Todays ride was on Broom Hill in Sooke. I had never been there before, so this was a pretty good introduction to it. There were 5 riders in total, Shane, Sean, Mark, Steph, and myself.
I had heard a lot about Broom Hill in the past, mostly because of the build structures. Some of the descriptions were less than flattering, so I readied myself.
As soon as I started riding, something about my right leg pad felt funny. It took me a couple minutes to realize that I had them on the wrong legs. Once they were swapped, I felt much better. What a dork.
Up the hill we rode. It certainly was a hill, and the descriptions were unfortunately accurate. Many of the structures were in dire need of repair/replacement/destruction. Once we got to the top, we started making our way to some of the more sturdy stunts.
Shaners was his usual self: on-fire. He rode many things that I might attempt some day. Seaners was having a tough day. Both Steph and Mark seemed happy with the ride too.
Here are the rest of the pictures. Read on for the rest of the story.
Myself? My day went all right. While descending one section, I had what could have been a nasty crash. In the end I lucked out. I was leading the group, and was making a gentle, sweeping, left hand turn that had a log on the outside. During one pedal stroke, I felt my foot catch on a branch stump that protruded from the tree. The force was enough to cause my bike to twist, and highside. I was sent flying over the bike, to the rocks below. It was very slo mo, which was comical since I was staring at the rocks thinking “miss the rocks, miss the rocks”.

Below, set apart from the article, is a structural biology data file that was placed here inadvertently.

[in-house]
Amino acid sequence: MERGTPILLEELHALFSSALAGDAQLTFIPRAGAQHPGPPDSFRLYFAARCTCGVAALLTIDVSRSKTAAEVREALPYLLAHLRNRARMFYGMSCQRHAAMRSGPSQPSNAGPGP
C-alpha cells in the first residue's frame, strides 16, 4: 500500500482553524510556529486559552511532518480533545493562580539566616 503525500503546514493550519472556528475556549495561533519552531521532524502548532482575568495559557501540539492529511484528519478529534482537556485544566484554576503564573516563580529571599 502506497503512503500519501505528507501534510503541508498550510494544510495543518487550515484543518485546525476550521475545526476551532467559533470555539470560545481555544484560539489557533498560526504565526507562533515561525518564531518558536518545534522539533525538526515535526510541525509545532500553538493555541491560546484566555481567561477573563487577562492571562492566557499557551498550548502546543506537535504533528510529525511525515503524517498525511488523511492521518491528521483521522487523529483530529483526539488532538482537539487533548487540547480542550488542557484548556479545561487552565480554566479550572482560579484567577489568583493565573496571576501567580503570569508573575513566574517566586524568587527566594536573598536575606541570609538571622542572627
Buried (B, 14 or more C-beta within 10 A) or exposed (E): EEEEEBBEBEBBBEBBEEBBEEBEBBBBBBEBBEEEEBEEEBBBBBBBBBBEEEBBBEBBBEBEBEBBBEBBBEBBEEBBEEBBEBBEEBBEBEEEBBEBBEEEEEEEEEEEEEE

I didn’t miss the rocks. I was a little shaken, and when I stopped moving, my head was below my feet, so that made getting up more difficult. My injuries were negligable, thanks in big part to my armour. Without it I would have smashed my elbow into a rock, and that would have hurt a lot!
After I righted my gear we took off again, and I soon got into my rhythm again.
The above photo captured my biggest stunt of the day. I watched Shane do it a couple times, and I really wanted to do it. I rolled up to it once, and almost balked. I decided to just do it. I settled my feet onto the pedals, gave a couple pedal strokes to get my momentum up, and aimed for the ramp. I almost chickened out and grabbed the brakes. I decided to hold off a sec and do the jump. As I approached the lip, I thought that I wouldn’t have enough speed. Turns out I did, and the landing wasn’t as bad as I thought it was going to be.
After more uphill we came to a stunt that I had eyed up earlier. I wanted to try it, but I just couldn’t work up the nerve. I handed my camera to Shane to get a shot, and rolled up to it one more time. Something didn’t feel right, so I called it off. As I was packing my camera away, I noticed that I hadn’t dropped my seat again. No wonder it didn’t feel right!
In the end I quite enjoyed my ride. I felt strong through most of it, and only had the one crash.
Now, what do I think of Broom Hill? I think it had lots of potential. There seems to be plenty of area to build in, but the builders can’t just abandon their projects. Plus, it would be vey beneficial to the image of our sport, if the builders put some effort into their creations, and not take the lazy way out. There were many structures that were poorly built, but in decent shape. There were several structures that were poorly built, and unrideable. I even saw a few half constructed structures that had obviously not been touched in a while. There were some dirt jumps that had huge pits beside them. The builders had basically excavated part of the trail to build the jumps. I thought this looked horrible. When stuff like this happens, riding areas get shut down, and the image created can take years to clean up.
The other thing that Broom hill lacks is flow. There were a bunch of fun stunts, but very little flow. You ride to the top of the stunt, do the jump, stop, turn around and come back. It would make a huge difference if there was more flow to the trails.
What do I know though, I don’t build trails.